Texas’ SB8 – a near-total ban on abortions — took force in September 2021, deputizing everyday citizens to sue anyone who “aids or abets” an illegal abortion. Oklahoma recently implemented a similar citizen-enforced measure that bans all abortions, with only exceptions for rape, incest or the life of the mother.

The United States Supreme Court ruled last year that it could not intervene to block the state laws.

According to the Guttmacher Institute, 26 states are considered certain or likely to ban abortions following the Supreme Court decision overturning Roe, which supports abortion rights, and 14 states plus Washington, D.C., have laws explicitly protecting access to abortion care.

Following the ruling overturning Roe versus Wade, Justice Clarence Thomas called on his colleagues in the United States Supreme Court in his opinion concurring to overturn the rulings that currently protect the right to contraception, same-sex relationships, and same-sex marriage.

In his concurrent opinion to Dobbs v. Jackson Women’s Health Organization, Justice Clarence Thomas emphasized that United States Supreme Court should “reconsider all of this Court’s substantive due process precedents, including Griswold, Lawrence, and Obergefell . “

“Because any substantive due process decision is ‘demonstrably erroneous’… we have a duty to ‘correct the error’ established in those precedents… After overruling these demonstrably erroneous decisions, the question would remain whether other constitutional provisions guarantee the myriad rights that our substantive due process cases have generated,” wrote Justice Clarence Thomas.

The cases mentioned by Justice Clarence Thomas include Griswold v. Connecticut, which ruled that states had no right to ban contraception, Lawrence v. Texas, which ruled on same-sex sex, and Obergefell v. Hodges, which ruled that same-sex couples could legally marry.

In response to Justice Clarence Thomas’ opinion, Justices Breyer, Sotomayor, and Kagan pushed back on his suggestion in their emphatic dissent.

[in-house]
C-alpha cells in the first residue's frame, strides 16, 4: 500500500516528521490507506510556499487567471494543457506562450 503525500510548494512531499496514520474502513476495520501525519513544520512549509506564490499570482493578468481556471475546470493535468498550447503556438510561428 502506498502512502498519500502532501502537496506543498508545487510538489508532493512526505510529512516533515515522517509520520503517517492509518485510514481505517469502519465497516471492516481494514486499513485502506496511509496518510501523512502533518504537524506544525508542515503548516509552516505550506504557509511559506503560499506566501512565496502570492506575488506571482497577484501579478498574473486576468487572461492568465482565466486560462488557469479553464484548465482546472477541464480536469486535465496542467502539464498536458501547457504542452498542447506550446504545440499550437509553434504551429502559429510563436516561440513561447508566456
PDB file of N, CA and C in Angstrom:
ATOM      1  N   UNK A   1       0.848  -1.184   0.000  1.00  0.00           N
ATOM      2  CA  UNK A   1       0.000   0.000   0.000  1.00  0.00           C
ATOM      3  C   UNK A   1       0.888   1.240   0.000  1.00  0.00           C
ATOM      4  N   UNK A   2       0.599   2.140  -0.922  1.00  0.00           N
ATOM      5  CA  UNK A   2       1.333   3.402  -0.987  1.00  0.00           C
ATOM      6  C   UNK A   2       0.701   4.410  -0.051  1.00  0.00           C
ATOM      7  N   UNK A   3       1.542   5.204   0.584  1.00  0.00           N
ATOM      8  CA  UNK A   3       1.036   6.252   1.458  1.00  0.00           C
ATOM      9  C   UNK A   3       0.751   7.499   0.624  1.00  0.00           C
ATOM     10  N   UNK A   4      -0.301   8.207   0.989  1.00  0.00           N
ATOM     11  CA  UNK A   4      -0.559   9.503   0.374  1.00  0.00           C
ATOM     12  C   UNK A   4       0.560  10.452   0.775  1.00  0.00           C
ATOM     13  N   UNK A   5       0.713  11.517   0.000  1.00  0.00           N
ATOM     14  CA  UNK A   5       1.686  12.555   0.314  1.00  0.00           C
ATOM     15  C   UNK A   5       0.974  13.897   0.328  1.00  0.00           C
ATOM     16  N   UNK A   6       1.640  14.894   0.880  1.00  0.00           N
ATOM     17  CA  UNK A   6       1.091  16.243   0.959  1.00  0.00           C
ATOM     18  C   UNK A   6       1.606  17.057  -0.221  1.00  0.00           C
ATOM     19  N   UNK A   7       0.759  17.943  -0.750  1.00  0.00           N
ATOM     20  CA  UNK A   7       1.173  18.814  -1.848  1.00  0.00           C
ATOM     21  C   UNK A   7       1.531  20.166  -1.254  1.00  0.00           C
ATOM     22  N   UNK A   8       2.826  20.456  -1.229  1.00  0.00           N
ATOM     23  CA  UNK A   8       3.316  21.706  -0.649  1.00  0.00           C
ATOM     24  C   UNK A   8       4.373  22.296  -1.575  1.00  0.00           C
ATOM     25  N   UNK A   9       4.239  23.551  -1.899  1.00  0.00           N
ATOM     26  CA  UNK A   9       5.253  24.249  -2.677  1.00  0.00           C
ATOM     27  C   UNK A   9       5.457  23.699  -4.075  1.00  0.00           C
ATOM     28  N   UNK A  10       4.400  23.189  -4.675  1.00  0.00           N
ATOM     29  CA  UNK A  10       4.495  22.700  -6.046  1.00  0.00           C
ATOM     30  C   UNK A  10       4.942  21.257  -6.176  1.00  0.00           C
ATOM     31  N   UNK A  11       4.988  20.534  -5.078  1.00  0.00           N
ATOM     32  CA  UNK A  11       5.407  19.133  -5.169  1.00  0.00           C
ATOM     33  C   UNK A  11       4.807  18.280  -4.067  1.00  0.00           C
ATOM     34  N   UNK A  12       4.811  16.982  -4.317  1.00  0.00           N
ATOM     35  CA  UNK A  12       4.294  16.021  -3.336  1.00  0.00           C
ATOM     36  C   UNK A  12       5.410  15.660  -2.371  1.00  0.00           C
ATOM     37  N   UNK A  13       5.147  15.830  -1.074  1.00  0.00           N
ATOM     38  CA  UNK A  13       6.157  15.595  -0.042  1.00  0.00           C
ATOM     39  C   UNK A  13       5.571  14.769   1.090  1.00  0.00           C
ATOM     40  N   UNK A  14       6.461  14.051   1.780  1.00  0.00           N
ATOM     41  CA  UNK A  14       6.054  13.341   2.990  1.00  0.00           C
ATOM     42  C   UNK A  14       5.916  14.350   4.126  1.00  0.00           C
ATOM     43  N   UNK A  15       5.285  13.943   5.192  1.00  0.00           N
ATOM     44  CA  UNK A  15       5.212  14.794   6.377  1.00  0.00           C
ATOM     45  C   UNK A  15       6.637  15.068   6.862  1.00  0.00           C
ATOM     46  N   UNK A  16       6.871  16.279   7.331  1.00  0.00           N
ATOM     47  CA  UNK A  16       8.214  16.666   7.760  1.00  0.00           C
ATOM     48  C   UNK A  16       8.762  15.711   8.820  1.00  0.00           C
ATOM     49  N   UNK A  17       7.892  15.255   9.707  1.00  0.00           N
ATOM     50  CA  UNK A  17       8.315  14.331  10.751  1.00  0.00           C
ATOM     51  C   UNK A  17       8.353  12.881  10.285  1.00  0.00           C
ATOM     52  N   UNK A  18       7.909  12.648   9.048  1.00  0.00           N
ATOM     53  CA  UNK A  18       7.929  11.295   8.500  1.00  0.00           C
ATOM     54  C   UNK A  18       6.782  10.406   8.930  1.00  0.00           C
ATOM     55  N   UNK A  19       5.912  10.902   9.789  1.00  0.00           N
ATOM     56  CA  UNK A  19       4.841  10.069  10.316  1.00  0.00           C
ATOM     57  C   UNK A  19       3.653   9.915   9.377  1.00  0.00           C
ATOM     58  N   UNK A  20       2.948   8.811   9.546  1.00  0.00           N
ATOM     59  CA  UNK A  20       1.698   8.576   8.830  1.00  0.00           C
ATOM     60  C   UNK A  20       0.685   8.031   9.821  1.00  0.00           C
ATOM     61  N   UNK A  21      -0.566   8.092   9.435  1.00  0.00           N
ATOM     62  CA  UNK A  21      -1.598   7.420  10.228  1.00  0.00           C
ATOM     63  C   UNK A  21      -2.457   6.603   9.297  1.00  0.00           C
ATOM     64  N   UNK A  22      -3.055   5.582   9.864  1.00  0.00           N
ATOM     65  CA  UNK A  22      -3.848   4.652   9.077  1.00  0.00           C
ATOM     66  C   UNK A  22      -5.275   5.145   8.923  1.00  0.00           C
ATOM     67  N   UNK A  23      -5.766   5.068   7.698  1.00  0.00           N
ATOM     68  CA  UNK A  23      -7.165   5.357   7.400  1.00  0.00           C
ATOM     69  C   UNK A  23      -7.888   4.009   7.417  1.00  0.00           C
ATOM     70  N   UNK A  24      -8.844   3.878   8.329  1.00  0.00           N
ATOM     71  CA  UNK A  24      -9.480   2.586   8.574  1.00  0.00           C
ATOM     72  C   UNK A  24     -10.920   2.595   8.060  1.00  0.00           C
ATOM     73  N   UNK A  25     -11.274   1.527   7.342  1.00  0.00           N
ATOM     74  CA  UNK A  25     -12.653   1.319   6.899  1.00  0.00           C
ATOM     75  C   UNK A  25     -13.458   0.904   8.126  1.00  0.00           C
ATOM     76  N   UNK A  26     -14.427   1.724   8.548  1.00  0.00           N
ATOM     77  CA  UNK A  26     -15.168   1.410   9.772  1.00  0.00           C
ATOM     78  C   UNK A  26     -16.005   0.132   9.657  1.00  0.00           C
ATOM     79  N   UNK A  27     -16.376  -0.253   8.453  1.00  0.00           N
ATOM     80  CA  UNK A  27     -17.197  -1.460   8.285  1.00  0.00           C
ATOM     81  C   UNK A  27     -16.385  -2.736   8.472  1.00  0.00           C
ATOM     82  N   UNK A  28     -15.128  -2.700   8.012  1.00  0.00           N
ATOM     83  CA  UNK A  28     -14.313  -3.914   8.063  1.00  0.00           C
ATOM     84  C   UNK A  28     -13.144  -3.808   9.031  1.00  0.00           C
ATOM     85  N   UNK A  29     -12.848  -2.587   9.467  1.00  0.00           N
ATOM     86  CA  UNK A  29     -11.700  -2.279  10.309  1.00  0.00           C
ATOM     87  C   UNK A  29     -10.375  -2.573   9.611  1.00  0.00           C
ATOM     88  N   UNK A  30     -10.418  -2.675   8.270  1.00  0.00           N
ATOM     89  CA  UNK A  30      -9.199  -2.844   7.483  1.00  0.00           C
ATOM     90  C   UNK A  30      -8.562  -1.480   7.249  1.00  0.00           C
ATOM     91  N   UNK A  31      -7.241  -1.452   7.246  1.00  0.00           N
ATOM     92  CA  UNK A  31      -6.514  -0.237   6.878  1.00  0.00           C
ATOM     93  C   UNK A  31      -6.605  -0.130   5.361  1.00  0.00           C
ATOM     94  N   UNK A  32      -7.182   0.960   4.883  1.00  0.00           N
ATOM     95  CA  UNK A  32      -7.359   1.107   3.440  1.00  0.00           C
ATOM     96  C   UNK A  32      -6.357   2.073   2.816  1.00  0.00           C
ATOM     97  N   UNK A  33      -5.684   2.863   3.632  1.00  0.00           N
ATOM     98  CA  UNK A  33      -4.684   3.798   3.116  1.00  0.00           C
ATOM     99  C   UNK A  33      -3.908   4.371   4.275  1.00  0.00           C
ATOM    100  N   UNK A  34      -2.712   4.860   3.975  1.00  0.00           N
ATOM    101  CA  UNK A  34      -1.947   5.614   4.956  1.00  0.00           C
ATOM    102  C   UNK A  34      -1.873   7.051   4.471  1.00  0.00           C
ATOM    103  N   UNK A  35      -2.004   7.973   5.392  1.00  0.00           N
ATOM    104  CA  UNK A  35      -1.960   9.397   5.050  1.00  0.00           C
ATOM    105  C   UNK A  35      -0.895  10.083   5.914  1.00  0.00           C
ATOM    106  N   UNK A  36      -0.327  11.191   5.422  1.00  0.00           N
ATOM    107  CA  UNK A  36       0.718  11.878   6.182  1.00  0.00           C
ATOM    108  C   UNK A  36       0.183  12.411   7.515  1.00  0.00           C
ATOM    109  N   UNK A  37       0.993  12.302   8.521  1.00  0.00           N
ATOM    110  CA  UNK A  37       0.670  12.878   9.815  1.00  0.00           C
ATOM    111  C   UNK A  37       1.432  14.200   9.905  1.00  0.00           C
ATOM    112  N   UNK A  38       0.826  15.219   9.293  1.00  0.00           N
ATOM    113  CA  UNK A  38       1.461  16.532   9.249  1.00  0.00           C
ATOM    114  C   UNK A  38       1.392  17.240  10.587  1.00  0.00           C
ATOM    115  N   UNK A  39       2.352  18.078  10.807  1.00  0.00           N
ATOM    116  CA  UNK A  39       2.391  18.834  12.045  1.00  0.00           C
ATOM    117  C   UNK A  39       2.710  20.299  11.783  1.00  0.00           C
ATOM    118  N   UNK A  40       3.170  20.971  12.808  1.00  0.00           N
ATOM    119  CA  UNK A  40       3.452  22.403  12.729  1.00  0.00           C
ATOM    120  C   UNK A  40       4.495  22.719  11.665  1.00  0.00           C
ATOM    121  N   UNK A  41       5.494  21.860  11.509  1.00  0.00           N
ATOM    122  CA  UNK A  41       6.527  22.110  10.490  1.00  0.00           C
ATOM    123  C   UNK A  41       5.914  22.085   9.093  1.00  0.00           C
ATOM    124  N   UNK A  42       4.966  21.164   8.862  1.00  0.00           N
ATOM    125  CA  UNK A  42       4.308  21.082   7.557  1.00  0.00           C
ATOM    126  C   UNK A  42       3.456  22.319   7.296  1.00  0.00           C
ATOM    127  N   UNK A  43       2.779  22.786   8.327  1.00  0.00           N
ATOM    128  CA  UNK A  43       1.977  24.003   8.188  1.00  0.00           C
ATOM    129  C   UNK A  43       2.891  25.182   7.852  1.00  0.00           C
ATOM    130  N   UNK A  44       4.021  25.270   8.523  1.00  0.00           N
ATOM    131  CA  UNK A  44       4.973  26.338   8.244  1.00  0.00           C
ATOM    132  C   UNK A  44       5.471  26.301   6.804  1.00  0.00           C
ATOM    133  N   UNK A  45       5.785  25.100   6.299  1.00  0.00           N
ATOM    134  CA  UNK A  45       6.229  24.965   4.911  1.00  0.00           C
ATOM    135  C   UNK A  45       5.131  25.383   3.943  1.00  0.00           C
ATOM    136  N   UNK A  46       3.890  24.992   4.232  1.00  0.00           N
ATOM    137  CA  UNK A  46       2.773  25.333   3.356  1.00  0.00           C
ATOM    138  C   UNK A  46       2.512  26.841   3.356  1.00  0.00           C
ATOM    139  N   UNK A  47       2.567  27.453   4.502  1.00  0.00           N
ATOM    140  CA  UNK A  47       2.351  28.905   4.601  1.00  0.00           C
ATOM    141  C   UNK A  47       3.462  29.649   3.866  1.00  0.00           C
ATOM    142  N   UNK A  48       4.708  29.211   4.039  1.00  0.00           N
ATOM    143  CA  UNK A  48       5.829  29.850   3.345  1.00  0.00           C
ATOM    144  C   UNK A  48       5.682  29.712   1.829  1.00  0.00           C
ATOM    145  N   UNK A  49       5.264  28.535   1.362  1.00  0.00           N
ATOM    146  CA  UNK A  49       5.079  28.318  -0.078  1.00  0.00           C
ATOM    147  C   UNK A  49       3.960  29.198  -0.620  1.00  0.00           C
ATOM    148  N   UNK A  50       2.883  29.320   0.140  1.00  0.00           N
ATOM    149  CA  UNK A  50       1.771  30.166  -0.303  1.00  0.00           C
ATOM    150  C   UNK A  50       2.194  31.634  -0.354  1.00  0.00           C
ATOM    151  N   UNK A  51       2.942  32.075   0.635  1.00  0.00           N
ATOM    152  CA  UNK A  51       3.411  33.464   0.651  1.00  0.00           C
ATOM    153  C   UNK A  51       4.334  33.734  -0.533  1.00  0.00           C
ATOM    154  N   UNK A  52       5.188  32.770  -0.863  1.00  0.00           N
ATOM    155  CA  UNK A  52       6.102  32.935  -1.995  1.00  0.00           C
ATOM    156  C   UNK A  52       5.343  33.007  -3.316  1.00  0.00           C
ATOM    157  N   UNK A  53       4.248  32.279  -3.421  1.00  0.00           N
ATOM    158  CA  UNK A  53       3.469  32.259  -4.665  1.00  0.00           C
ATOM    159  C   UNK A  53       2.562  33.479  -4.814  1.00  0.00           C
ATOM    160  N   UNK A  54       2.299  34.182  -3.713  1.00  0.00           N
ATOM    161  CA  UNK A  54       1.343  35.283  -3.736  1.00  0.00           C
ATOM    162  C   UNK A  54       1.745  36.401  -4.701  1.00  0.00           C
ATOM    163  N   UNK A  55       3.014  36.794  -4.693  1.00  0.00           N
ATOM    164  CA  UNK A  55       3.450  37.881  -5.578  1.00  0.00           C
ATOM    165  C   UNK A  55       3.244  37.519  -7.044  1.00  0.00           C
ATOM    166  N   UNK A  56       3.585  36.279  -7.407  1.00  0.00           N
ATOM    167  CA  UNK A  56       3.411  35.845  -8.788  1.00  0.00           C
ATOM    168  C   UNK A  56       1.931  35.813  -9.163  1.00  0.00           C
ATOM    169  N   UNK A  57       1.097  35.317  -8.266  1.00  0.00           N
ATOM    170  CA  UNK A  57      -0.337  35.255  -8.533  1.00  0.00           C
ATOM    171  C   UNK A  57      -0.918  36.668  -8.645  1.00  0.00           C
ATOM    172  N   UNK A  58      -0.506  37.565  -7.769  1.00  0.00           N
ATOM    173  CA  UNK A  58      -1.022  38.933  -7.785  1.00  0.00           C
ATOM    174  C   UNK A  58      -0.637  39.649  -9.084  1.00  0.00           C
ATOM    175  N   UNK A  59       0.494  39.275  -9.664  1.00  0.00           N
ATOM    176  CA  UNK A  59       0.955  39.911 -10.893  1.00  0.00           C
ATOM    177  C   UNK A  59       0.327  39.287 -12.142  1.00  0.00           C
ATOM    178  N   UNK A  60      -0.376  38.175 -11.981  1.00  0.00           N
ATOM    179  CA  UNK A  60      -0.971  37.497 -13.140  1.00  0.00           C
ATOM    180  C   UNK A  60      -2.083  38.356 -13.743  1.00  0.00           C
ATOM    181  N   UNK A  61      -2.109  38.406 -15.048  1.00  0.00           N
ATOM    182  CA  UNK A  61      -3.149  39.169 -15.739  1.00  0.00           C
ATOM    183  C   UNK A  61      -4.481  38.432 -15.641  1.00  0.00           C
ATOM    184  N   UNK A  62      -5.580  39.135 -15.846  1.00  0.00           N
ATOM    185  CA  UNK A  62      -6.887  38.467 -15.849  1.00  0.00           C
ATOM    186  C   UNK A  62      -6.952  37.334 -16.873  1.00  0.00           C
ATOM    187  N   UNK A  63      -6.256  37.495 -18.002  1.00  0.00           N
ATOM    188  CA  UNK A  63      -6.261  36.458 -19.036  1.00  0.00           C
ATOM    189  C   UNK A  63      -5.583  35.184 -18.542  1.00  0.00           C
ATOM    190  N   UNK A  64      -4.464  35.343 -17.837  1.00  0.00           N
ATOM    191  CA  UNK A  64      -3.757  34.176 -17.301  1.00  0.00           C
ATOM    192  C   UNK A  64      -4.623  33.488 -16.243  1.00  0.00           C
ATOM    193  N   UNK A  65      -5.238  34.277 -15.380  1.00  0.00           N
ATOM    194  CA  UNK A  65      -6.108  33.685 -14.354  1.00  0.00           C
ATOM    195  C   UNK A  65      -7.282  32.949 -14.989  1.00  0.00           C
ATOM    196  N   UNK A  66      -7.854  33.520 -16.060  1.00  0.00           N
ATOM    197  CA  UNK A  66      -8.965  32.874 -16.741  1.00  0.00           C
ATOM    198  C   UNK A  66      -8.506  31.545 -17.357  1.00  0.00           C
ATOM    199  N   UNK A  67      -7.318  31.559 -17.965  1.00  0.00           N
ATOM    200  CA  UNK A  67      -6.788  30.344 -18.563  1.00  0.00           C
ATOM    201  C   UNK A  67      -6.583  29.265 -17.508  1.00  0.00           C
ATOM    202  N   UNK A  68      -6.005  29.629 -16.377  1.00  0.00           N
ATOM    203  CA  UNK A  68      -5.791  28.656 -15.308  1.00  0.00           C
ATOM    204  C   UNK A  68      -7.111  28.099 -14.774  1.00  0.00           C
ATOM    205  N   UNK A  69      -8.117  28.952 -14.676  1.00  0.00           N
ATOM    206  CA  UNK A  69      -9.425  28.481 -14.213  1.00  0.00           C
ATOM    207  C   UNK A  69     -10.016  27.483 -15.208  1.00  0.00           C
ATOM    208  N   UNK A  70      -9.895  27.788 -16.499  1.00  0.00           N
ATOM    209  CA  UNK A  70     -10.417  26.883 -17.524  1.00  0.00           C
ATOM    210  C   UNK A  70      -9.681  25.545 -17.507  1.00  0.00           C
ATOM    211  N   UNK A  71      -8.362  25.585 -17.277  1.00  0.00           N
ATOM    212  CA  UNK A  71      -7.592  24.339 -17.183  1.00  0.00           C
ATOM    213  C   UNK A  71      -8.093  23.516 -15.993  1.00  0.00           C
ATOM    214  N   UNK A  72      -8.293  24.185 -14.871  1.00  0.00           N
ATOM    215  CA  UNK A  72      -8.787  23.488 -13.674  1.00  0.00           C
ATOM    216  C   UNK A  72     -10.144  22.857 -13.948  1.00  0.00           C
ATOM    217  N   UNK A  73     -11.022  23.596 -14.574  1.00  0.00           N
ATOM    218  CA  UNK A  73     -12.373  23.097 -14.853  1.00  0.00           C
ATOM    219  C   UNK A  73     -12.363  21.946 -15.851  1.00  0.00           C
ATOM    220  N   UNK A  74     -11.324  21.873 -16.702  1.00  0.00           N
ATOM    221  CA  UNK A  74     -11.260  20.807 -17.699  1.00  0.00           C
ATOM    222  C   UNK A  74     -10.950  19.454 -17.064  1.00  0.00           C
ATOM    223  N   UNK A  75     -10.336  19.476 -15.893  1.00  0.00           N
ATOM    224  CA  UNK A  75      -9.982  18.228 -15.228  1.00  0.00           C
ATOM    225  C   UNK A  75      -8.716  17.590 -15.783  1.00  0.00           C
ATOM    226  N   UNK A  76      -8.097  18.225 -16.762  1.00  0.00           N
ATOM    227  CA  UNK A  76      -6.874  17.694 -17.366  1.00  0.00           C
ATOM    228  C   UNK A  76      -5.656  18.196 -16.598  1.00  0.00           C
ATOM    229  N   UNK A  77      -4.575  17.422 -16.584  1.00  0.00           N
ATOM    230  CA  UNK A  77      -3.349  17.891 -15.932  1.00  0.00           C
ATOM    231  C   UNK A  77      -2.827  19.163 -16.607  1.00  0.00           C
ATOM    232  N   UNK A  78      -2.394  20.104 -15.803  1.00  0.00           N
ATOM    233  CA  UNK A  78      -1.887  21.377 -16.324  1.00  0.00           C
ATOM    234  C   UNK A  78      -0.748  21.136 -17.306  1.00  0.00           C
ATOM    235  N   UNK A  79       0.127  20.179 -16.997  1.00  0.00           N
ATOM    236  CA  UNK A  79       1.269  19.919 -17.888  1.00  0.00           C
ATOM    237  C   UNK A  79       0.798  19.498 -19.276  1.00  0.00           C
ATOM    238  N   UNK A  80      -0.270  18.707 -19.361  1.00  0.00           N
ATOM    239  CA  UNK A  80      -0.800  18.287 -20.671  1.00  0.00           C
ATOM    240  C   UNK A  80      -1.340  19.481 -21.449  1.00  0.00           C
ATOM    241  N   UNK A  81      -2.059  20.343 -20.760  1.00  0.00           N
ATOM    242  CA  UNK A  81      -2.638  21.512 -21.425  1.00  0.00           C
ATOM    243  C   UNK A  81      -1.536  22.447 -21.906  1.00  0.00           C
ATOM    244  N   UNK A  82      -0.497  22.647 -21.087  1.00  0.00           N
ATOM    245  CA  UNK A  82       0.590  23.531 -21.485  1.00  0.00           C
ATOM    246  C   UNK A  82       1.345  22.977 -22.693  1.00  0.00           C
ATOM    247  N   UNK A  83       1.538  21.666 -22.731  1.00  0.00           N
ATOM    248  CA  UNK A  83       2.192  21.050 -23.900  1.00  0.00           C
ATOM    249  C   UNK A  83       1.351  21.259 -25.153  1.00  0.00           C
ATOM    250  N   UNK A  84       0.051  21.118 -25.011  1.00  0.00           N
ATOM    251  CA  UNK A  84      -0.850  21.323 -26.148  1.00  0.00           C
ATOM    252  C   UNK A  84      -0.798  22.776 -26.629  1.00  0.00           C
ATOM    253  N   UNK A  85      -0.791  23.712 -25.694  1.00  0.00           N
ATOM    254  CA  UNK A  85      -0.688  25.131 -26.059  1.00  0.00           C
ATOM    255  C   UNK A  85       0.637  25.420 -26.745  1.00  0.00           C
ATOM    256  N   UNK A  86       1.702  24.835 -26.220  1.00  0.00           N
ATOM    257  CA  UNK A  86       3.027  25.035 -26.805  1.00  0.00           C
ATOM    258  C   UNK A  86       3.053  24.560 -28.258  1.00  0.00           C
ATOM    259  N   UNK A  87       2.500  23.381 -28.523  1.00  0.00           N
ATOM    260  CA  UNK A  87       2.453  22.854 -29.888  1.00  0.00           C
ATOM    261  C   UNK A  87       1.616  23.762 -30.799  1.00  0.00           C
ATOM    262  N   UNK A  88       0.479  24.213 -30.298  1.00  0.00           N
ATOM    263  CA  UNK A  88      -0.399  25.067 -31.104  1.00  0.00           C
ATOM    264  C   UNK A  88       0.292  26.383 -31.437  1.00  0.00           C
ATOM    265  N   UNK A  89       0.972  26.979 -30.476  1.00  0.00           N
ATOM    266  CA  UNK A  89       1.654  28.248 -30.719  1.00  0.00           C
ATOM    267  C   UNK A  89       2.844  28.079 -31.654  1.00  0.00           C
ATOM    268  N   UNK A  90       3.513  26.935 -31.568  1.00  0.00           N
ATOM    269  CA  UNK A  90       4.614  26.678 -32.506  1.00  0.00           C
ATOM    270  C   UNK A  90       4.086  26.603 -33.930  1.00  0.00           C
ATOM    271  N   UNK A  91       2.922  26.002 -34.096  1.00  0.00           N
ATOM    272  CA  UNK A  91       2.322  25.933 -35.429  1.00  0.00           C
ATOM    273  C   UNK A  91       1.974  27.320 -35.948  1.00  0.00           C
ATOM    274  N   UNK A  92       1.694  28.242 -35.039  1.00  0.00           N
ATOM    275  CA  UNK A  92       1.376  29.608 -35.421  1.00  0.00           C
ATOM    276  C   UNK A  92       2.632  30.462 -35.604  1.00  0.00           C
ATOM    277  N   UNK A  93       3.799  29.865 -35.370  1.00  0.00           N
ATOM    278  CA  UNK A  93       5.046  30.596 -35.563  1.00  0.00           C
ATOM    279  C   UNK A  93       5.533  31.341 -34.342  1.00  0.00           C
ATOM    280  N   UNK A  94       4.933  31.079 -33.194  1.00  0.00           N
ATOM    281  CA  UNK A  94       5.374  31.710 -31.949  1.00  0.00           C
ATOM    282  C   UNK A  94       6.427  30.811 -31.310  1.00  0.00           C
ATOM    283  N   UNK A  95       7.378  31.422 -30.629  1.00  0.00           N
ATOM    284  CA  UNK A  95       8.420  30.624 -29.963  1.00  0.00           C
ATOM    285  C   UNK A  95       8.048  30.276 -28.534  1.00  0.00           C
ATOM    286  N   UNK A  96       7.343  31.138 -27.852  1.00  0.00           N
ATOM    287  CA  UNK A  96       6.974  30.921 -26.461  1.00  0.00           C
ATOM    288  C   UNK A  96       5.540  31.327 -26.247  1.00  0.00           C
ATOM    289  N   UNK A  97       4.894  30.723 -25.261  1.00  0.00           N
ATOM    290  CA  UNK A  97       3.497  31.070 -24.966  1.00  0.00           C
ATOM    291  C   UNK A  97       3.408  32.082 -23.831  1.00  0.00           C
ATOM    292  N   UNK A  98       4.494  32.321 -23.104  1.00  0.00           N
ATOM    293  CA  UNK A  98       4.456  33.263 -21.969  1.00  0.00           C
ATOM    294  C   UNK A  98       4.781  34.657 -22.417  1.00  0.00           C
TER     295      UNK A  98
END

The Justices argued that all three cases mentioned by Justice Clarence Thomas, “are all part of the same constitutional fabric, protecting autonomous decision making over the most personal of life decisions.”

“The majority (or to be more accurate, most of it) is eager to tell us today that nothing it does ‘cast[s] doubt on precedents that do not concern abortion’… But how could that be? The lone rationale for what the majority does today is that the right to elect an abortion is not ‘deeply rooted in history’: Not until Roe, the majority argues, did people think abortion fell within the Constitution’s guarantee of liberty. The same could be said, though, of most of the rights the majority claims it is not tampering with. The majority could write just as long an opinion showing, for example, that until the mid-20th century, ‘there was no support in American law for a constitutional right to obtain [contraceptives].’ So one of two things must be true. Either the majority does not really believe in its own reasoning. Or if it does, all rights that have no history stretching back to the mid19th century are insecure. Either the mass of the majority’s opinion is hypocrisy, or additional constitutional rights are under threat. It is one or the other,” Justices Breyer, Sotomayor, and Kagan wrote.

Reaction over the United States Supreme Court ruling overturning Roe versus Wade have been coming in across the nation from both sides of the issue.

In a statement, Marjorie Dannenfelser, president of the Susan B. Anthony Pro-Life America said, “Today marks an historic human rights victory for unborn children and their mothers and a bright pro-life future for our nation. Every legislature in the land, in every single state and Congress, is now free to allow the will of the people to make its way into the law through our elected representatives.”